Small Ohio town counts on Trump to stave off plant closures
By Khushbu Shah and Martin Savidge CNN
MANCHESTER, Ohio (CNN) -- Smokestacks rise up through a swipe of naked trees under a gray sky.
Nestled between two coal-fired power plants, Manchester is a mass of closed storefronts, a smattering of broken windows and a couple of restaurants and one bar along the Ohio River.
Residents in the southern Ohio town of 2,000 rely heavily on the plants -- directly and indirectly -- to provide jobs and keep the local economy afloat.
Now, like a number of other coal-fired power plants across the country, both could close sometime in 2018. In email to CNN, Dayton Power & Light Co., co-owner of the Stuart and Killen plants, says it's responding to "market-driven financial challenges." The coal industry is facing an uncertain future, with the threat of cheaper natural gas, stricter carbon restrictions and new environmental regulations.
News of the possible closures broke shortly after the election, leaving the already down-on-its-luck town worried about its future.
Manchester is in Adams County, which went for Donald Trump decisively in November. Supporters here remain hopeful that the new President can play a role in keeping their paychecks steady and their families secure.
Manchester Mayor Robert Hilderbrand says his father helped build one of the plants. "Have you ever in your life seen two power plants like this with a town in between?" he asks. The impact of not one but two closing would be tremendous, he says.
Working at one of the plants is the best job in the county, says Chuck Shelton, a longtime employee at the Killen power plant.
"You get to go outdoors, work by the river," he says. "What else could you want?"
He was surprised to hear about the expected closing of both plants next year. "I didn't think it would happen in our lifetime, and now people at my plant will be out of a job," he laments.
What's worse, Shelton adds, the next closest town with available work is an hour away.
However, Will Richards, an employee at the Stuart power plant, says he remains hopeful despite hundreds of jobs being at risk. "President Trump has a very positive attitude toward coal, and it felt a bit safer voting for him. It felt more secure for my future."
In the town's only bar, Bottoms Up, retired and out-of-work plant workers crowd the counters on an early midweek afternoon.
Between sipping $1 Miller Lights and playing pool, a conversation about the potential closing of the plants collides into one about the election.
Some said they voted for Trump, while others went for Hillary Clinton. Still, some didn't even bother to vote at all.
A retired veteran who later became a construction worker at one of the plants doesn't have many nice things to say about Trump.
"Don't talk to me about that man!" Marvin Floyd huffs, rolling his eyes and setting up a shot at the pool table. "He is going to be no good for this town, and none of these people get it."
Bar manager Deanna Dryden adds she didn't vote in the election because it was "like choosing between two evils so my vote wasn't worth it."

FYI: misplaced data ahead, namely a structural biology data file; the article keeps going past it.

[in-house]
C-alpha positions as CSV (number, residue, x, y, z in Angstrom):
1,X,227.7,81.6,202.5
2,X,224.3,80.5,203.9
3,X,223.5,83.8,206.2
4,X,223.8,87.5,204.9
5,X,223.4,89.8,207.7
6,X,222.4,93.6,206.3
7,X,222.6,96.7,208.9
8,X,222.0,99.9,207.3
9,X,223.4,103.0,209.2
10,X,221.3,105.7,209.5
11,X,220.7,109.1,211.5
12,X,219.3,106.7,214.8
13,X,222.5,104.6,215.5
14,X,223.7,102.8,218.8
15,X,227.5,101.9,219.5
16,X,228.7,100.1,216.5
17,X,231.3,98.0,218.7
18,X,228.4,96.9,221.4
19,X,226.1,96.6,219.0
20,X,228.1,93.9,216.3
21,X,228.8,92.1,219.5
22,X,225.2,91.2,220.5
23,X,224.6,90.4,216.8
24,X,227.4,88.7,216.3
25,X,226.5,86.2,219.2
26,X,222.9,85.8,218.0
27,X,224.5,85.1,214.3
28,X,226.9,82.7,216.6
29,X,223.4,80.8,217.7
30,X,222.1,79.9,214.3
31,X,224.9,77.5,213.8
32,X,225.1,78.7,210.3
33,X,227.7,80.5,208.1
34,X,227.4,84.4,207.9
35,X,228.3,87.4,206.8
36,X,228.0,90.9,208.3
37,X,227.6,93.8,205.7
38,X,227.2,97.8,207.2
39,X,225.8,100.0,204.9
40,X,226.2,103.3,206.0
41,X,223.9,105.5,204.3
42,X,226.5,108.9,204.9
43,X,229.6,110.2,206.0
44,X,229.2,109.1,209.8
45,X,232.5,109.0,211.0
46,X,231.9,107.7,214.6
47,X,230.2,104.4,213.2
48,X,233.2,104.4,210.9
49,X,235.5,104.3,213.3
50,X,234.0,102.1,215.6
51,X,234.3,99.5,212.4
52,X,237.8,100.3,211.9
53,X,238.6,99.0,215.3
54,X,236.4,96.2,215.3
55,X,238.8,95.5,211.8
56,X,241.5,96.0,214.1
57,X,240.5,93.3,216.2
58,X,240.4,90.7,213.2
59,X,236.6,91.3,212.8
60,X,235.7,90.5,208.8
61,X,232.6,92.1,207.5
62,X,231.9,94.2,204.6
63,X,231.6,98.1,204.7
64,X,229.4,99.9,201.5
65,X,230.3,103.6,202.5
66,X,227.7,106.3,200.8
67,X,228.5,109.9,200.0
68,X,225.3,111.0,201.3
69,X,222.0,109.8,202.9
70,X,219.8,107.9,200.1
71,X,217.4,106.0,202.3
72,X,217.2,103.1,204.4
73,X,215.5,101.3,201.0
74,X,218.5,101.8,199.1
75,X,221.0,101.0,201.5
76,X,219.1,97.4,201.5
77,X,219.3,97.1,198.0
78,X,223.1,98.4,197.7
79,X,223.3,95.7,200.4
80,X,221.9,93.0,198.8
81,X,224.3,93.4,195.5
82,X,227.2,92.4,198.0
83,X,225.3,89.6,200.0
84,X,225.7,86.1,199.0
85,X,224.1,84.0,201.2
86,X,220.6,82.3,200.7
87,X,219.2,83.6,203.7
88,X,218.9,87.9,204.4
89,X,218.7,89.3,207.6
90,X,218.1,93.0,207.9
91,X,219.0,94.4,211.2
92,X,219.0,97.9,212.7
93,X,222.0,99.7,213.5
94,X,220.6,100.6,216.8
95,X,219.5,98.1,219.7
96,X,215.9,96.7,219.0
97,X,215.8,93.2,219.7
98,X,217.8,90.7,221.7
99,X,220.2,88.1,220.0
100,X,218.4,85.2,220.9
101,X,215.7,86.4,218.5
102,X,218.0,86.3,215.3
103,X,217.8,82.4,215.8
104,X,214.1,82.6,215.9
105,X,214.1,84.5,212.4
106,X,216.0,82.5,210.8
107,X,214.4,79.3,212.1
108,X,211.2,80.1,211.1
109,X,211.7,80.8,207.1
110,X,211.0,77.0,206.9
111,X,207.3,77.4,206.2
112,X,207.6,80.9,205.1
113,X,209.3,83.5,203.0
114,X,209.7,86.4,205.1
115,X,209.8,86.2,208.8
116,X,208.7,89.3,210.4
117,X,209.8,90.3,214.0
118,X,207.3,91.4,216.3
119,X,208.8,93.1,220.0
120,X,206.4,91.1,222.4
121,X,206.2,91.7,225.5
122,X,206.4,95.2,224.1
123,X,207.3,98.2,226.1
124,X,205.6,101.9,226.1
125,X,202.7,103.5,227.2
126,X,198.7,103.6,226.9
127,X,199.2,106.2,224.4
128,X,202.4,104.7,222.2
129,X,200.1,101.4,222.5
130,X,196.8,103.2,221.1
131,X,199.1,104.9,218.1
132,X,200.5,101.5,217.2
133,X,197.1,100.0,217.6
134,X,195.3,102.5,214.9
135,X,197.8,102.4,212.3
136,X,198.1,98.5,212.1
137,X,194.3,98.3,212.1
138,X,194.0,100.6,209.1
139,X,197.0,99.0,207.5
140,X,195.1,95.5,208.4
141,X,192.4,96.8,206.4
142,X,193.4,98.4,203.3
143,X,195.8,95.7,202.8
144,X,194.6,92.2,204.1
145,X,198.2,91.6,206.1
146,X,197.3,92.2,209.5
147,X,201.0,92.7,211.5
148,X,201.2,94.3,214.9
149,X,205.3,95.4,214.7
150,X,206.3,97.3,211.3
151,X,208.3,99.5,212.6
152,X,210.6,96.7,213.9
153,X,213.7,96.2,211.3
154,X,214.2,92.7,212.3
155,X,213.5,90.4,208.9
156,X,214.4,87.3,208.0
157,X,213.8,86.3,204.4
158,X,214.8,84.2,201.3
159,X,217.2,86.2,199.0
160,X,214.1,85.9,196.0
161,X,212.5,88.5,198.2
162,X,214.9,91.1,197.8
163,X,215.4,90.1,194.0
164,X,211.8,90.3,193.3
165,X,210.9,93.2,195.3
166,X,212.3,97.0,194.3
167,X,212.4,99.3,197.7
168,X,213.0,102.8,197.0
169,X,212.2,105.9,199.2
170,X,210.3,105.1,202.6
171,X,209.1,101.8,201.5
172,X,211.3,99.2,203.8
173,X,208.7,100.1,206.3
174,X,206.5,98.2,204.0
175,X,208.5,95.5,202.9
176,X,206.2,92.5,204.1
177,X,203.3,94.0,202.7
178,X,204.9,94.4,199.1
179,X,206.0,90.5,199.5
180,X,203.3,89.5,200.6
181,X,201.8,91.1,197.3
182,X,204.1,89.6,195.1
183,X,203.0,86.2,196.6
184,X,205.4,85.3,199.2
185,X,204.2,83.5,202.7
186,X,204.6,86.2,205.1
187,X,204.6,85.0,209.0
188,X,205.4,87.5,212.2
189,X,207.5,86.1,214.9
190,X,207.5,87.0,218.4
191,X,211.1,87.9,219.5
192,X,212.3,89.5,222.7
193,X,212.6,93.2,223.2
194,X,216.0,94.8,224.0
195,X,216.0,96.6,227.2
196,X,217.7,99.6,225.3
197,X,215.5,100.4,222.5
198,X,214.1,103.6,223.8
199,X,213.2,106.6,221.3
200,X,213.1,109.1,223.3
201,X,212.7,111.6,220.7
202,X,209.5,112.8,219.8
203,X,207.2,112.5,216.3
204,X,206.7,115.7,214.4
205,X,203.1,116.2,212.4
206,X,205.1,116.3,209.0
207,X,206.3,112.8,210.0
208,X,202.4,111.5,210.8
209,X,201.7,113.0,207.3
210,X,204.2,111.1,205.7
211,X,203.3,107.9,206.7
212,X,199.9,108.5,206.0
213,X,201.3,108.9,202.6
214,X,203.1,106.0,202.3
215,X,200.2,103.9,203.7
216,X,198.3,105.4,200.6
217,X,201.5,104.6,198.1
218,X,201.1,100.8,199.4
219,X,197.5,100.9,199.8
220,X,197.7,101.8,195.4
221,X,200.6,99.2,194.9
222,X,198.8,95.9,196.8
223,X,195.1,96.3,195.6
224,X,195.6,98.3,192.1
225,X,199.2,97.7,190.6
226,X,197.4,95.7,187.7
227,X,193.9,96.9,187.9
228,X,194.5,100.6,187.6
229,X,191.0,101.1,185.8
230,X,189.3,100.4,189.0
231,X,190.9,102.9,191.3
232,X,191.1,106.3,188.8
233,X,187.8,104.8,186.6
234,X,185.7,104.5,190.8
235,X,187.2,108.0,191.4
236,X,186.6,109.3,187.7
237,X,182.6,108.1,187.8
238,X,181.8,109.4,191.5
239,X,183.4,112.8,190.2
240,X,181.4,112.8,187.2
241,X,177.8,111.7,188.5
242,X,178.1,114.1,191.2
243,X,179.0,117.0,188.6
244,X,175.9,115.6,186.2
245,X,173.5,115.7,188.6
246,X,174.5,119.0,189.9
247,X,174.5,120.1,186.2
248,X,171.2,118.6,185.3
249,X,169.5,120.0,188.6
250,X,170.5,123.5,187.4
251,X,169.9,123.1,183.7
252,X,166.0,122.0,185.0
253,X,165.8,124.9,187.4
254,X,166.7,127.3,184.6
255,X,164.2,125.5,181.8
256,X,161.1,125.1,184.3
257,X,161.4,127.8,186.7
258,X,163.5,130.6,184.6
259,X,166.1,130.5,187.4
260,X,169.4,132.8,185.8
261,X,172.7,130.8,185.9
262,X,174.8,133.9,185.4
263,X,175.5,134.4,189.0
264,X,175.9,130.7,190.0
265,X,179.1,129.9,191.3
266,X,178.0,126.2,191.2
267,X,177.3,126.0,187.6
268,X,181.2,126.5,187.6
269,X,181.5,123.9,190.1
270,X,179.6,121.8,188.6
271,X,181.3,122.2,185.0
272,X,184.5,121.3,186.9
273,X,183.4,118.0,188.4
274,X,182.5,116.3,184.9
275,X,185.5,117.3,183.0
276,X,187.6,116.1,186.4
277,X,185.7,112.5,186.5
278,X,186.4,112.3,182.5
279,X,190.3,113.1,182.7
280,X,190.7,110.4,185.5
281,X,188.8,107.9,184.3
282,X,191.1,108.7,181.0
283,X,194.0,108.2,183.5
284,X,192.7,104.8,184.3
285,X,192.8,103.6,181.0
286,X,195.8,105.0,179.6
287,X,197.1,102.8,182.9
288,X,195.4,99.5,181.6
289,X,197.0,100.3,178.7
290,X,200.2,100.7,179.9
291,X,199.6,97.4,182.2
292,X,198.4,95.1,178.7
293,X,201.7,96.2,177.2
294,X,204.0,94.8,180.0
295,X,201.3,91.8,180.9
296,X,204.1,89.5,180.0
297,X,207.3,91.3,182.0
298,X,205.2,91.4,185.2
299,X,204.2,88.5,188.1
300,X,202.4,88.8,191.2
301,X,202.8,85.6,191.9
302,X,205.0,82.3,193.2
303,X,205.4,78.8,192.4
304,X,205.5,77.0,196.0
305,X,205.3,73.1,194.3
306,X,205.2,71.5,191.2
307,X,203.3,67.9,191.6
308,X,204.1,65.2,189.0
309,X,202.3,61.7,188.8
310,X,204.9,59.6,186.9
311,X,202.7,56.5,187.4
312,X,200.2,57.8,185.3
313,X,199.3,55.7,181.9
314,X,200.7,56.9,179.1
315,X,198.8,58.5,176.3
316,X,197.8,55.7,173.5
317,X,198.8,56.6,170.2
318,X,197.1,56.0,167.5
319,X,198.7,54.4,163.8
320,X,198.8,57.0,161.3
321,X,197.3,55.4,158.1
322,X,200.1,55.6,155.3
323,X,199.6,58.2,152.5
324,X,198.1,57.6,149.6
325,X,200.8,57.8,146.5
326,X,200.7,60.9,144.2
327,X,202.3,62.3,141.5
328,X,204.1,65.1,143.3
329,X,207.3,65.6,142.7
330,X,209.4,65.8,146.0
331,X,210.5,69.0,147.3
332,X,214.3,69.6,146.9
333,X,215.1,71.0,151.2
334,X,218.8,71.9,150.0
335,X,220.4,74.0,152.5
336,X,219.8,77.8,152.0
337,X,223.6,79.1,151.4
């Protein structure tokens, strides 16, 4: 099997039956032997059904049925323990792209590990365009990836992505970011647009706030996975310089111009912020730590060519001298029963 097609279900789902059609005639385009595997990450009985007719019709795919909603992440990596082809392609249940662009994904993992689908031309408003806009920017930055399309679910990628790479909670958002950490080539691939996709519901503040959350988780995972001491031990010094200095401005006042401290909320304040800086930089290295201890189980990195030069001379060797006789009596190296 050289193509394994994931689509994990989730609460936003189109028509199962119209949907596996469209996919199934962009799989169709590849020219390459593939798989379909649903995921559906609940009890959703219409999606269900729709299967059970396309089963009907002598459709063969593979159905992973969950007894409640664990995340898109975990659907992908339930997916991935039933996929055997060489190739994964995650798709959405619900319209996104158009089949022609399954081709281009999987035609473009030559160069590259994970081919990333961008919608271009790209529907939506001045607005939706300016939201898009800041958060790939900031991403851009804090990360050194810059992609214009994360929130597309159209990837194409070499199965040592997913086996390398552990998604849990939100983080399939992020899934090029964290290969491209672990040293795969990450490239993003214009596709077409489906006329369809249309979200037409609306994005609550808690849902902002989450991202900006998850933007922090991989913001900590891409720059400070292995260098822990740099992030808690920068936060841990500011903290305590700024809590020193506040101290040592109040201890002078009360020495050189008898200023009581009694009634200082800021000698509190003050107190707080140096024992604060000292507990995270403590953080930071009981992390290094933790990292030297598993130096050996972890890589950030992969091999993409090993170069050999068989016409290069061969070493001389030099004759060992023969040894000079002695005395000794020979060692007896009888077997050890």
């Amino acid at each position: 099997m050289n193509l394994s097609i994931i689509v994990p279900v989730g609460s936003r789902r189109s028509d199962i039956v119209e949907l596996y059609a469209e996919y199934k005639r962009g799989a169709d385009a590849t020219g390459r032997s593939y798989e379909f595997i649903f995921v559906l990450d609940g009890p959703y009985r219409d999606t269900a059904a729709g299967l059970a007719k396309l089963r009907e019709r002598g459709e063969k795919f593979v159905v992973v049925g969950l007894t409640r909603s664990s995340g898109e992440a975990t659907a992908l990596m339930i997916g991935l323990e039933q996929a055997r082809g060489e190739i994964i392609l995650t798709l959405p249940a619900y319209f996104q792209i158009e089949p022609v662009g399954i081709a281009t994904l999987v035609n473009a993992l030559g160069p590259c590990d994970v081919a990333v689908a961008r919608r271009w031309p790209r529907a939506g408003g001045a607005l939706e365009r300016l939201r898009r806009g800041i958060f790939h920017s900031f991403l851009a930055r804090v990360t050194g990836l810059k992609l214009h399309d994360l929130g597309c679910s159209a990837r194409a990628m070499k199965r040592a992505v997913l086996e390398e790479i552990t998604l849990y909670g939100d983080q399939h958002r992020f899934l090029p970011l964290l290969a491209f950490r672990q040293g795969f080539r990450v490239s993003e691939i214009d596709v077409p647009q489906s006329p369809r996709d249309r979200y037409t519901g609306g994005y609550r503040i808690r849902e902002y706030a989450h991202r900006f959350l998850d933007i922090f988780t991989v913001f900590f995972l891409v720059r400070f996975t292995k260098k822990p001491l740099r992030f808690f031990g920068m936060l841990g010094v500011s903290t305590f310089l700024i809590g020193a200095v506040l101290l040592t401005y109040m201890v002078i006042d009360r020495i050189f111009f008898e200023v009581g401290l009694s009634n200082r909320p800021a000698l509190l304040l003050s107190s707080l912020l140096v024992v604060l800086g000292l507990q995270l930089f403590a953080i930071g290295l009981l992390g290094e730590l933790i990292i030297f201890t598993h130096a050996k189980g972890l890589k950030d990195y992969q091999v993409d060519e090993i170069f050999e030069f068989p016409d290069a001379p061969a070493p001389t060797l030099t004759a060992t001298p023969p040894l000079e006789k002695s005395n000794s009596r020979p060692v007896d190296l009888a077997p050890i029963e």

DP&L told CNN in a written statement the closures are proposals and not certain at this point.
Many coal-fired plants are expected to close in the coming years, according to the Environmental Protection Agency. "Coal plant communities are faced with potentially long-term job and tax revenue loss, legacy environmental contamination and the need for new economic opportunities," one EPA fact sheet says.
But much more is at stake than just work for those whose livelihoods and histories are ingrained in this tiny town.
"You have to live here to understand. You drink the water and it gets in your blood. I could live anywhere in the world, but my heart is here," says Jane Wilson, a local business owner and fifth generation Manchester native.
Both Richards and Shelton point to Trump's deal with Carrier to keep jobs at a plant in Indiana just after the election.
"If he could get someone to buy the plants, it would mean I get to keep my family farm," Richards says.
If he had 15 minutes of the President's time, Shelton says he would make a plea for the town. "I'd like to see Trump get with our governor, get with the EPA, get with the owners of the plant and see if it can be put up for sale and give the option to people to buy them," he says.
Closure of the plants, the mayor says, will affect his small town hard because it not only relies heavily on them for jobs but also for tax dollars. A large portion of the taxes the plants generate go toward schools in Manchester. Without the revenue and tax dollars, the school district will lose nearly two-thirds of its budget, the mayor estimates.
The possible closure weighs heavily on Shelton, who has five children to care for. "Education is the future," he says. "Without the schools, what can I give my kids?"
Manchester might as well shut down as well if the plants close, everyone who spoke with CNN agrees. Richards says the town would face a downward trajectory without action.
"If (Trump) can't deliver and we close, my life is going to dramatically change," he says. "You're going to see a lot of people it's going to be hard on. You'll see people stop making their car payments, their house payments, go broke, doing drugs; it's going to be a domino effect. It's sad."
Hilderbrand, the mayor, says he remains hopeful the town will make a comeback. "It could be something one day," he says. "It's the men in overalls who built this country, but men in suits destroyed the country."
He counts Trump as one of those men in overalls.
Shelton doesn't want to put too much pressure on the new President but give him some time.
"I don't think it's 100% up to Trump. He has to report to other people. It's poor business decisions," " he says, although whose he can't say.
Richards has one thing he'd like to say to the man he voted for: "Help. We need your help."
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